What You Should Know
Russula densifolia is a species of agaric fungus in the family Russulaceae. A widespread species, it is found in Asia, Europe, and North America, where it fruits on the ground in mixed and deciduous forests. Fruit bodies are robust and squat. The mushrooms are characterized by the red and then black color changes that occur in the flesh when it is bruised, and a relatively thick cap cuticle.
This is an edible mushroom, but in some areas of Asia, it is mild to moderately toxic and may cause gastrointestinal upset if consumed. Several bioactive compounds have been isolated and identified from the mushroom.
Other names: Crowded Russula, The Reddening Russula.
Russula densifolia Mushroom Identification
Mycorrhizal with hardwoods or conifers; growing alone, scattered, gregariously, or in dense troops; summer and fall (also overwinter in warmer climates); widely distributed in North America.
4-15 cm; broadly convex when young, later flat with a central depression, or shallowly vase-shaped; sticky at first or when wet; more or less smooth, or finely felty to the touch; initially white but soon discoloring to brownish, ashy gray, brown, or blackish; bruising slowly reddish, then blackish; the margin initially somewhat inrolled, not lined or lined faintly and widely; the cap skin peeling easily about halfway to the center.
Attached or running very slightly down the stem; narrow; close or crowded (sometimes nearly distant); white to cream, eventually yellowish; bruising slowly reddish, then blackish.
1.5-9 cm long; 1-3.5 cm thick; white but soon darkening like the cap; bruising reddish, then blackish throughout as much as half an hour; smooth or finely felty.
White; hard; bruising promptly or slowly reddish on exposure, then blackish throughout as much as half an hour.
Odor and Taste
Odor not distinctive; taste mild or slowly slightly to very acrid.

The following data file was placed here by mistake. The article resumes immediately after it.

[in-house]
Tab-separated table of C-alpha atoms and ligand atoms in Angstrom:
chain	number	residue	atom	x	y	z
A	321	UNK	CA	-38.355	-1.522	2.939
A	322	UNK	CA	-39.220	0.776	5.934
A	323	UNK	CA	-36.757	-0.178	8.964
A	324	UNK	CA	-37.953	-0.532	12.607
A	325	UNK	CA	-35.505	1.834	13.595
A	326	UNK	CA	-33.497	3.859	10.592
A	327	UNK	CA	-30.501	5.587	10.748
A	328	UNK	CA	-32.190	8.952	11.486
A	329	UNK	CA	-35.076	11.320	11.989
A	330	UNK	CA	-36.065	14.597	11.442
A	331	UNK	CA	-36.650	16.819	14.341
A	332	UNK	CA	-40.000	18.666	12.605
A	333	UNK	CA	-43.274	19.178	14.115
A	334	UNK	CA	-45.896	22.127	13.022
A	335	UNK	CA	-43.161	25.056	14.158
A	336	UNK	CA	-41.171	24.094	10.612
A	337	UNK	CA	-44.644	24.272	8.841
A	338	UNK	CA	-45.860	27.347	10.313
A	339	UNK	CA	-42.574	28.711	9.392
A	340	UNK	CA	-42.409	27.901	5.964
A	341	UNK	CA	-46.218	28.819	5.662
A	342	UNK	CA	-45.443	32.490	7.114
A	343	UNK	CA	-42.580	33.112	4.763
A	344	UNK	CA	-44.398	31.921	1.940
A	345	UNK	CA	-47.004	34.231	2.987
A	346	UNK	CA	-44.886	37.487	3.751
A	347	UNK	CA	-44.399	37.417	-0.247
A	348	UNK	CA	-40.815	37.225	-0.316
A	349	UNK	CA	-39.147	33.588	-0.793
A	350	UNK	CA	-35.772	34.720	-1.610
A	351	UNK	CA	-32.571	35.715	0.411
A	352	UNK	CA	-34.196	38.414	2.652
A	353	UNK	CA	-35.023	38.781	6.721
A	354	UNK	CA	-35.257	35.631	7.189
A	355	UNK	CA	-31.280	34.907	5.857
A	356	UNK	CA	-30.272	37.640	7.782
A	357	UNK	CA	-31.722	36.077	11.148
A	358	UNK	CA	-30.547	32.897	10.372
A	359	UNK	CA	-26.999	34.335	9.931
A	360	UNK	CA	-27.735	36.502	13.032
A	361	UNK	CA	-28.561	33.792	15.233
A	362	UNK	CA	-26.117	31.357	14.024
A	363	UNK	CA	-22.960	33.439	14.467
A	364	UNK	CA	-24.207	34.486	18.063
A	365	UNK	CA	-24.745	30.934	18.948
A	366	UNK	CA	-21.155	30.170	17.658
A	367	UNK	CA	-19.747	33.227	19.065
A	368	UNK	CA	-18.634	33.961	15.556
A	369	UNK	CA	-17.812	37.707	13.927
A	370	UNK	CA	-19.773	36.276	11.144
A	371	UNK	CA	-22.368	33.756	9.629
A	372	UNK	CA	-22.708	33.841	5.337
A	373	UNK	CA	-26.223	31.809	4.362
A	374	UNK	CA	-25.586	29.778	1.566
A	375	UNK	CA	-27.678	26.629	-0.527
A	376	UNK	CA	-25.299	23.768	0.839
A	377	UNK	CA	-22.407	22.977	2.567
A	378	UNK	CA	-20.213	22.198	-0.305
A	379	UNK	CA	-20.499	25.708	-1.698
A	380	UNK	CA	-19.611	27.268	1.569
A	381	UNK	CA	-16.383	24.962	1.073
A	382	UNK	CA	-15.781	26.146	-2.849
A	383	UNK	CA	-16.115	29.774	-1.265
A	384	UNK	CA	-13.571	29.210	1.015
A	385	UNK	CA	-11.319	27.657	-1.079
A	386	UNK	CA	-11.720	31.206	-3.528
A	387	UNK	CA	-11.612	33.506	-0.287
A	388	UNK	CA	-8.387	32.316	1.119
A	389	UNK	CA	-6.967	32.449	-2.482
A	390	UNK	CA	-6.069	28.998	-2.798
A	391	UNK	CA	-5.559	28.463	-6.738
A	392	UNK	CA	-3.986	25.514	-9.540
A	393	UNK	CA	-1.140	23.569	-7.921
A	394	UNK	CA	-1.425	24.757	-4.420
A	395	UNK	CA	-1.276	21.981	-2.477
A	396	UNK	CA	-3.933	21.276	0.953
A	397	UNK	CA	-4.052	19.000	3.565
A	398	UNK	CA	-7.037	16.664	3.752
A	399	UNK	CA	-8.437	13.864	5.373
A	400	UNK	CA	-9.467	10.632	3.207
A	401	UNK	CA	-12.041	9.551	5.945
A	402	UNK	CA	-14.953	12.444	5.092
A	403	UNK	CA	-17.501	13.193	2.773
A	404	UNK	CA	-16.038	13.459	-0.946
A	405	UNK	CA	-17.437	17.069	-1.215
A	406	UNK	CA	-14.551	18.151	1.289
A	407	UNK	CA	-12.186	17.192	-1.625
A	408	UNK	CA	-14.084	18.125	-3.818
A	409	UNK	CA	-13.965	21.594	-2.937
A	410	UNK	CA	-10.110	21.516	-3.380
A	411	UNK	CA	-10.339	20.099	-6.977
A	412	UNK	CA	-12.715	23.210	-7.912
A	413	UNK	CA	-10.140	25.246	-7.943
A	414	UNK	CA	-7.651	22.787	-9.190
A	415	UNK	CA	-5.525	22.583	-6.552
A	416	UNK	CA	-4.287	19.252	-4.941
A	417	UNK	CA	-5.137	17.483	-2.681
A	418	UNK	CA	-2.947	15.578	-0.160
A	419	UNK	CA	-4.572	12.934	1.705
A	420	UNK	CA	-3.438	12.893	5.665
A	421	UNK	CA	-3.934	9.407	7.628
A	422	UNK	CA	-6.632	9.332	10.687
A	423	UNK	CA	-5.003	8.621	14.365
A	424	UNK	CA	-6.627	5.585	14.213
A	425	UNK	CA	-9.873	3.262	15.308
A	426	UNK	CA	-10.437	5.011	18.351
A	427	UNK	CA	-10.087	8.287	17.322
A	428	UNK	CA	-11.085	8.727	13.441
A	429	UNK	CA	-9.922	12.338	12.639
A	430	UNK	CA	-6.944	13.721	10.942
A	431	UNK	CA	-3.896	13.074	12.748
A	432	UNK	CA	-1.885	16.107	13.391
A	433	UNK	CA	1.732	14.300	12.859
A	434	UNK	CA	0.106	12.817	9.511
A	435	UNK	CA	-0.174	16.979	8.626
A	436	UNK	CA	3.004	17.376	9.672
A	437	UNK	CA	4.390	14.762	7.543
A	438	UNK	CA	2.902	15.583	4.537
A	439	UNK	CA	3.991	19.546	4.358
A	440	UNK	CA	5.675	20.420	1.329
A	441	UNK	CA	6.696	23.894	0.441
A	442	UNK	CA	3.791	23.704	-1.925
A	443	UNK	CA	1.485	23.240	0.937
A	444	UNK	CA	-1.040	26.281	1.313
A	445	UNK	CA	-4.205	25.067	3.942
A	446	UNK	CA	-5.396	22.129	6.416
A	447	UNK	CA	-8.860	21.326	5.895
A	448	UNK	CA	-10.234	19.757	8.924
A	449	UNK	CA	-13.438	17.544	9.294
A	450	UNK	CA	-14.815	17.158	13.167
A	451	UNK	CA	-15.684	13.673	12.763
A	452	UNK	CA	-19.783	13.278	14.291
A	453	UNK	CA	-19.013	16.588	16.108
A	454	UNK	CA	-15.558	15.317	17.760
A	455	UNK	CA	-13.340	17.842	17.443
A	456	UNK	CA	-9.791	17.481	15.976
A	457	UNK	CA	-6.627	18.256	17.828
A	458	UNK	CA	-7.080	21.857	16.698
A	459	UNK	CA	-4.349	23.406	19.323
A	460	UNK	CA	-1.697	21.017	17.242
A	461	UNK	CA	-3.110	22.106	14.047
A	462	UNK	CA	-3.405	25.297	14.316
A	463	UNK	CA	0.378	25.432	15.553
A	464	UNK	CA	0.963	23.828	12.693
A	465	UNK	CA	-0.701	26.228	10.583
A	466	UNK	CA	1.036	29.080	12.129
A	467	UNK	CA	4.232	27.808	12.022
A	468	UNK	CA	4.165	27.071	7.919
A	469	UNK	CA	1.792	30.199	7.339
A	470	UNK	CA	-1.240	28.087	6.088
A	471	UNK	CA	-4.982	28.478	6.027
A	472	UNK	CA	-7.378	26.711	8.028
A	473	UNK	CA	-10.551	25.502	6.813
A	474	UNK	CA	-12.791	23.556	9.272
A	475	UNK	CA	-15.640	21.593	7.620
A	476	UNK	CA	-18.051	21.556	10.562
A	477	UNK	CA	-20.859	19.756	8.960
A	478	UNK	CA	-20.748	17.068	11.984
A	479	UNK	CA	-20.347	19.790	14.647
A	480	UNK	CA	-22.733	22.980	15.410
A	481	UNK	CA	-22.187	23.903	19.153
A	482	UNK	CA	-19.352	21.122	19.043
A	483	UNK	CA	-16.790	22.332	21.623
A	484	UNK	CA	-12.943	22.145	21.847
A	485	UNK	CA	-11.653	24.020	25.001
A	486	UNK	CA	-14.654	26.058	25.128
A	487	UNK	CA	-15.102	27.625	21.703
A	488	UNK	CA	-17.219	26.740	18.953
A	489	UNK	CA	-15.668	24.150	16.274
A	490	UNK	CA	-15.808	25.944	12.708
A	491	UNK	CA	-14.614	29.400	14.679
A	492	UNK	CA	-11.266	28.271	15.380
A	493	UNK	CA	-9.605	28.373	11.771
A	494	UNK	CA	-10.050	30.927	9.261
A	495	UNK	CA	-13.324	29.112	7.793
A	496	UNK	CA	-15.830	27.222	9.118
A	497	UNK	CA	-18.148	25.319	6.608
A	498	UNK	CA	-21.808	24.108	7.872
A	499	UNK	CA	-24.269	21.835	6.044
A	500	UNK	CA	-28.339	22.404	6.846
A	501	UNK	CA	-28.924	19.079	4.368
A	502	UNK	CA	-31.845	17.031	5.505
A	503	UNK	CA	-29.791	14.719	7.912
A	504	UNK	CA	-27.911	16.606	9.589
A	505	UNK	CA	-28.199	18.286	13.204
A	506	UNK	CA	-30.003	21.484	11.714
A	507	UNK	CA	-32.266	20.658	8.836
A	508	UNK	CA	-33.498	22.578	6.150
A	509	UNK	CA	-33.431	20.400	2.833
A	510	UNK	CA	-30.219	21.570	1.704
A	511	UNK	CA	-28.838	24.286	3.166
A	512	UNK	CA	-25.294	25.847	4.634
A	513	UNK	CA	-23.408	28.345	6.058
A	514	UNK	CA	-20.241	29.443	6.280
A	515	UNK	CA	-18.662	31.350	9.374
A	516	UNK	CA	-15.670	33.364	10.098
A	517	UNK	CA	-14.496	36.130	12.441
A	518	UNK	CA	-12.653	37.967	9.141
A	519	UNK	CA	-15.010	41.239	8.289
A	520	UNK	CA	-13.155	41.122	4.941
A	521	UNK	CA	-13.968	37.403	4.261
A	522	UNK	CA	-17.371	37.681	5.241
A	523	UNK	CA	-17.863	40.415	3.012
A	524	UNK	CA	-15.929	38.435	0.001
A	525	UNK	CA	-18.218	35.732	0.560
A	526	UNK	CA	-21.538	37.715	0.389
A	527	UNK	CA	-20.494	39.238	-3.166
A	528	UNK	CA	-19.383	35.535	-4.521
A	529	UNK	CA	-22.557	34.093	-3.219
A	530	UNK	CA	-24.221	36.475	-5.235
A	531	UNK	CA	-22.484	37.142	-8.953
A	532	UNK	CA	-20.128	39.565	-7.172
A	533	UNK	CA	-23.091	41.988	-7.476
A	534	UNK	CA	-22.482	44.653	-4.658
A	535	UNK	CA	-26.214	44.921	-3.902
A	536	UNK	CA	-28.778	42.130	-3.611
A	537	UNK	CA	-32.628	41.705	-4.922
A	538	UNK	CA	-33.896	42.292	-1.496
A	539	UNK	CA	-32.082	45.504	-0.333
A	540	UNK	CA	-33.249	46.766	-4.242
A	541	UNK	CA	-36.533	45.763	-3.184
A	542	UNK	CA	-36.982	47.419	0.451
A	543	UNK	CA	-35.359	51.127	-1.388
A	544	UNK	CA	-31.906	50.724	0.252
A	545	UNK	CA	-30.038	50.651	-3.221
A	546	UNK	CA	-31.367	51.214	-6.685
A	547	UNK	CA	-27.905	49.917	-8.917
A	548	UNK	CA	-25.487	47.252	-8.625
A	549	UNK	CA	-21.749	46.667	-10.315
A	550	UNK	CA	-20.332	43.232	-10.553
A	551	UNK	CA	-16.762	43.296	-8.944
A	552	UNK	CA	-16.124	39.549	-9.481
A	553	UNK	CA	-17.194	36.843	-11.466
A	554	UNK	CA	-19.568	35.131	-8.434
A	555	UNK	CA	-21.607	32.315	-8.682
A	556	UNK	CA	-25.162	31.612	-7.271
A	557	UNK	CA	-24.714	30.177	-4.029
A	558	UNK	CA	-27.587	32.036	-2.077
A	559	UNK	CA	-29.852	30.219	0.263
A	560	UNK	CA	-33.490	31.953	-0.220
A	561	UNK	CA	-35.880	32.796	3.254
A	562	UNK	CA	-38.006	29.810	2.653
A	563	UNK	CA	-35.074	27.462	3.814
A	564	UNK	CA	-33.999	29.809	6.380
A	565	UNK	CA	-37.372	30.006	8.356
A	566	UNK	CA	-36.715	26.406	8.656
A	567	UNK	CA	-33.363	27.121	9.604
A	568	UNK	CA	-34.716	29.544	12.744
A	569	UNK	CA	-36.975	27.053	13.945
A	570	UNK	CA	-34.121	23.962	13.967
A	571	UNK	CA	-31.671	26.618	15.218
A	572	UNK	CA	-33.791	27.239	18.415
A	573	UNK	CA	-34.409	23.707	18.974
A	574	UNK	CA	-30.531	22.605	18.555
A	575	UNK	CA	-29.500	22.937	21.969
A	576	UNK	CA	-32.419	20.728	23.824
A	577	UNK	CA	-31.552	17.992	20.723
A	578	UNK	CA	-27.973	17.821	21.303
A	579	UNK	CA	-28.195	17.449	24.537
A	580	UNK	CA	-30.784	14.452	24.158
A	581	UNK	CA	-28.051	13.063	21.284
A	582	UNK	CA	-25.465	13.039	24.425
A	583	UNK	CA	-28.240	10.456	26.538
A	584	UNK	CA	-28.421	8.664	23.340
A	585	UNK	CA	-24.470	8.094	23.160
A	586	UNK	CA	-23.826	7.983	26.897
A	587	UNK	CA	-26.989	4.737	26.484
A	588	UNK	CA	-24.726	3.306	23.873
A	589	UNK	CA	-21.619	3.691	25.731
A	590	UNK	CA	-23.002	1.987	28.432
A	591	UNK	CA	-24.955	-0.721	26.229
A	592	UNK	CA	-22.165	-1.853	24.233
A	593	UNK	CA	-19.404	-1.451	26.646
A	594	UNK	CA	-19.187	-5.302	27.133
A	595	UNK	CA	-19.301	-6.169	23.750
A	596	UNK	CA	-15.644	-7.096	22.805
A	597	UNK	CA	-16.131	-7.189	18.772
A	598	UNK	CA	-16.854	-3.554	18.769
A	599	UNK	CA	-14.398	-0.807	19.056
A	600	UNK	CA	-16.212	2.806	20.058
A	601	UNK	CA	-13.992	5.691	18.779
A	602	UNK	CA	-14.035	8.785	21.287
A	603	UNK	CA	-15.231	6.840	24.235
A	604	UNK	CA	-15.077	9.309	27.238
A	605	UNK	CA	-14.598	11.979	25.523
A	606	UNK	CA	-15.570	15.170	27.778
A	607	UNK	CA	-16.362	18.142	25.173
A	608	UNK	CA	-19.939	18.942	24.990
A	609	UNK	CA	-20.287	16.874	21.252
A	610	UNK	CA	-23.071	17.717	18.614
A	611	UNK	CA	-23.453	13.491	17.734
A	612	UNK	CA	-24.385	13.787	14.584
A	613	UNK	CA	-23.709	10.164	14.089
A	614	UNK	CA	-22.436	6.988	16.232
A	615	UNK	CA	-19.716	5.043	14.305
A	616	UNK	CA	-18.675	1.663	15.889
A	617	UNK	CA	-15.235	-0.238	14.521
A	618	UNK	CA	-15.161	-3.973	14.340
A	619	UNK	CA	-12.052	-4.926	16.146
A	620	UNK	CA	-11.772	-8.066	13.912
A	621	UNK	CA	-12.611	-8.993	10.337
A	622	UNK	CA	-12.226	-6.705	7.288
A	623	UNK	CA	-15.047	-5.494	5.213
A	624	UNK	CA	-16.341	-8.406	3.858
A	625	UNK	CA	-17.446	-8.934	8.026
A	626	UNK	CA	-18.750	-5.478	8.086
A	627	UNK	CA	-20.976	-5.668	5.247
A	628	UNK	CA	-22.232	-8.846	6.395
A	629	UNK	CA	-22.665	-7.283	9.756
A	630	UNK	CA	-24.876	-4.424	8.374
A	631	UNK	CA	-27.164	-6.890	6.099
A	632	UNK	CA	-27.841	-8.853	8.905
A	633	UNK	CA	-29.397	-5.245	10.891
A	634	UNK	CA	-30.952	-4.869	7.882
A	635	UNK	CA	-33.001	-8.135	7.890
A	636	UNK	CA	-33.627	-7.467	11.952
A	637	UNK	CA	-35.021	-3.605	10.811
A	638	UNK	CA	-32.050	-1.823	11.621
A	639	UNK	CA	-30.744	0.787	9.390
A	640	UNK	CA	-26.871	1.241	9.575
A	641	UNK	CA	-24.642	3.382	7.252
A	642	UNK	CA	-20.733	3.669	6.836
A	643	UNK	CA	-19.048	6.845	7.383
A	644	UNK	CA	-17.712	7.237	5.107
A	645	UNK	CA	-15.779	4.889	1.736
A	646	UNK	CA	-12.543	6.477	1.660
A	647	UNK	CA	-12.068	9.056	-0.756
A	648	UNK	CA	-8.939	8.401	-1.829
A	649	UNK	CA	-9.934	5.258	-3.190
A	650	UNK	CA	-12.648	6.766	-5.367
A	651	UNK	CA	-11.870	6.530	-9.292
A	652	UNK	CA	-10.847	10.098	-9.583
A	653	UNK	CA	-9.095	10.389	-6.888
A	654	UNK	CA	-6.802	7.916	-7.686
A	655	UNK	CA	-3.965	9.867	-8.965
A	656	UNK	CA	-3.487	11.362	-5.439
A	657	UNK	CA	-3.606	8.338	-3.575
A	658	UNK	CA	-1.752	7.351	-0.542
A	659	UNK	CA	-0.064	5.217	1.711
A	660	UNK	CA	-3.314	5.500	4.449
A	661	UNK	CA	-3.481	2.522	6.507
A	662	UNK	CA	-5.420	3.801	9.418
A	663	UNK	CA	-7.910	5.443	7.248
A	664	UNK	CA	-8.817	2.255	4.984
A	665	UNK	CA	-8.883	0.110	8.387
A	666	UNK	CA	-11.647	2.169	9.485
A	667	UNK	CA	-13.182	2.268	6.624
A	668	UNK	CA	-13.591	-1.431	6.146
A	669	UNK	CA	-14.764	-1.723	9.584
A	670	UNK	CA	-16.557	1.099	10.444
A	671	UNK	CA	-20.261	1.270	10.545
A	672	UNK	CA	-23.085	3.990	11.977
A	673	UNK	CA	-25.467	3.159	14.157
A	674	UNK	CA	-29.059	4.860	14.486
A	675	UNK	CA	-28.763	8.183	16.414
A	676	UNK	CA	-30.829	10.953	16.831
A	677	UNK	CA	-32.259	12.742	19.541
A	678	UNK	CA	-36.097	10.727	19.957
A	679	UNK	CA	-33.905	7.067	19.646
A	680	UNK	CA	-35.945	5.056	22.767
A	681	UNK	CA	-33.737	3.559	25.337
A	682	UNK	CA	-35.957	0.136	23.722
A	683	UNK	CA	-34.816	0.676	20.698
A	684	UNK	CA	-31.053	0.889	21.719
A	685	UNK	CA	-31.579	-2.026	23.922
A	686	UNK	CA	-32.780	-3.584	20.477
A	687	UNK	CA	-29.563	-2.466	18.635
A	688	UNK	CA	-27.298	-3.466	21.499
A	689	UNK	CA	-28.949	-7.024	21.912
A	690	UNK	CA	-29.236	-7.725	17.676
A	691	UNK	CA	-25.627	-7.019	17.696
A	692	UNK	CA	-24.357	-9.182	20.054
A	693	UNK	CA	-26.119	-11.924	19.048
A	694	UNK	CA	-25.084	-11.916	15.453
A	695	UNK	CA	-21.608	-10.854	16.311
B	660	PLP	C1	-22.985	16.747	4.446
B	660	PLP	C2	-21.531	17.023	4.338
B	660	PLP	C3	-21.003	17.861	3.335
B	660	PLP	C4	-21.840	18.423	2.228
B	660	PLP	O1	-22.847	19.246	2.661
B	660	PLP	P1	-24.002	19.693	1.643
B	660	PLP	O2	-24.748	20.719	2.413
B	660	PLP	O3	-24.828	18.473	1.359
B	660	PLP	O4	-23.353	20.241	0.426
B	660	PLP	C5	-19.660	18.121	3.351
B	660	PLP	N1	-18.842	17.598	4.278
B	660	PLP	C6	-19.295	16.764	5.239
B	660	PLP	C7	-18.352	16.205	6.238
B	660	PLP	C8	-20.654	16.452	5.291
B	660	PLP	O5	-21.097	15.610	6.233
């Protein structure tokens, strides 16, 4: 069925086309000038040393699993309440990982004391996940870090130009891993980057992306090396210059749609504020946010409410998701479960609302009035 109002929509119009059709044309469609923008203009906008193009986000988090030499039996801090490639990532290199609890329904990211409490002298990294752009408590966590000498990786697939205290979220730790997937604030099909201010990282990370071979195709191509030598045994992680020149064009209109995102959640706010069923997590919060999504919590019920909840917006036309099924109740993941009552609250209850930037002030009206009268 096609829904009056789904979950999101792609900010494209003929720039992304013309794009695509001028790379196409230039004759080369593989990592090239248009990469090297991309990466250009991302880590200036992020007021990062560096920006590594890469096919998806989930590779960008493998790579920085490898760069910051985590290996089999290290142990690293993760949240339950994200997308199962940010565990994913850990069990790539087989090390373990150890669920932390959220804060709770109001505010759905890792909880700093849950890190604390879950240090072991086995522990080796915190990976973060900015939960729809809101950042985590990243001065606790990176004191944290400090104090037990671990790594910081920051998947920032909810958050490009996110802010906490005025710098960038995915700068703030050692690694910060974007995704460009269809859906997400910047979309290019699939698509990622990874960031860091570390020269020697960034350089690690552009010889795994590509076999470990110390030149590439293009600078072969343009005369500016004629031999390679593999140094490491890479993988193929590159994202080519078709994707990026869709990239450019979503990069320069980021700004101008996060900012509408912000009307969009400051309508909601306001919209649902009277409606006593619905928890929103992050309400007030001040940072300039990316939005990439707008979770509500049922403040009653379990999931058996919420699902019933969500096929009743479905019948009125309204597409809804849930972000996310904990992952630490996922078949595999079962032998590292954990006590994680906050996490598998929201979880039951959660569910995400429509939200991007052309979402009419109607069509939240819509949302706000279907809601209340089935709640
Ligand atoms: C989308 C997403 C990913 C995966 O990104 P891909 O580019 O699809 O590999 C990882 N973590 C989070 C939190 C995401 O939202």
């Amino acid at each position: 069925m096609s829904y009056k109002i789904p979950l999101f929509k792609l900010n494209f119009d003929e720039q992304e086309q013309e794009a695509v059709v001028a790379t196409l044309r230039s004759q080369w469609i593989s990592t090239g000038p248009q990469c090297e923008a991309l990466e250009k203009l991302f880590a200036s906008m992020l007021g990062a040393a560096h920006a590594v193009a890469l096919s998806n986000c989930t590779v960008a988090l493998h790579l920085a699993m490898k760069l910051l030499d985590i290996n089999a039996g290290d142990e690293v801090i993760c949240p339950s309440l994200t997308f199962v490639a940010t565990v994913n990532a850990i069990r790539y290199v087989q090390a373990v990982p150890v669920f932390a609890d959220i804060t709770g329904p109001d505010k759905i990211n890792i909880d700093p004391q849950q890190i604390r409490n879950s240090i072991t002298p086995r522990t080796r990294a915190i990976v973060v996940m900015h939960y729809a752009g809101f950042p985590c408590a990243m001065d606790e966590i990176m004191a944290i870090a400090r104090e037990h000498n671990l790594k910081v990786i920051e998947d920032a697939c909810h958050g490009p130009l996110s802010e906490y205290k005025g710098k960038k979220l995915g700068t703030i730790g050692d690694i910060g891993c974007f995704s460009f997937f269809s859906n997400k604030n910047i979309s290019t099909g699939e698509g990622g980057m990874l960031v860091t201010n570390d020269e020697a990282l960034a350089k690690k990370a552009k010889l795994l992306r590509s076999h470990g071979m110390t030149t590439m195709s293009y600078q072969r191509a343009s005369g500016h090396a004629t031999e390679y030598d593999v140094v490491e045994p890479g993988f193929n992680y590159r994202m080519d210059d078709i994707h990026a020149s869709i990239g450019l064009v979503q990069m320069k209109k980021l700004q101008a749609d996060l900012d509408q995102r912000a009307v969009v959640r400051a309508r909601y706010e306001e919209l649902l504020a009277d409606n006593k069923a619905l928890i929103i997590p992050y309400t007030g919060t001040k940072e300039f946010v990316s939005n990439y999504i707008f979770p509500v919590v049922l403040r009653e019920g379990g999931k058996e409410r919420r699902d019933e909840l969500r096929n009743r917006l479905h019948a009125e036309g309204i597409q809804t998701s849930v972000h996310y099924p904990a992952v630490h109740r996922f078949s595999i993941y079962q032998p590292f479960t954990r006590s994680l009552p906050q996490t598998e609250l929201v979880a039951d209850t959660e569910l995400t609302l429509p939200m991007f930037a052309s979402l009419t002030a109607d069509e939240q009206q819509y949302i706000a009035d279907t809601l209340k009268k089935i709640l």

KOH on cap surface negative. Iron salts on stem surface negative.
Spores 7-11 x 6-8.5 µ; elliptical to subglobose; with warts to .7 µ high; connectors usually forming partial or complete reticula. Pileipellis up to 500 µ thick; occasionally disposed as a single, cutis-like layer but more commonly two-layered, with the lower level densely interwoven and cutis-like and the upper level composed of fairly erect elements embedded in a gelatinous matrix; pileocystidia absent.
Russula densifolia Look-Alikes
Has adnate, widely spaced gills and turns reddish-brown before blackening.
Has cap dry, rarely subviscid when wet (as opposed to viscid, shining when dry), gills usually subdistant, rarely close or distant, and cap cuticle less than 150 microns thick, (Thiers).
Stains directly to black when bruised and tastes mild, like menthol, (Miller).
Has sepia to grayish-brown rather than a yellow-brown cap, less tendency to redden before blackening, close but not crowded gills (as opposed to crowded), mild taste (as opposed to mild to somewhat peppery in flesh and always peppery in gills), and mild or wine-barrel odor (as opposed to faintly earthy).
The latter's gills do not change color when bruised.
Russula densifolia Taxonomy and Etymology
The species was first described by Louis Secretan in 1833 as Agaricus adustus var. densifolius. In 1876, Claude-Casimir Gillet transferred it to the genus Russula. Russula densifolia is classified in the section Nigricantes of Russula subgenus Compactae, which consists of species with robust, squat fruit bodies that discolor to brown or black.
Synonyms of Russula densifolia Secr. ex Gillet include Russula acrifolia Romagn.
Russula, the generic name, means red or reddish, and indeed many of the brittlegills have red caps. The specific epithet densifolia means 'with densely packed leaves - and in mushrooms that means closely-spaced gills.
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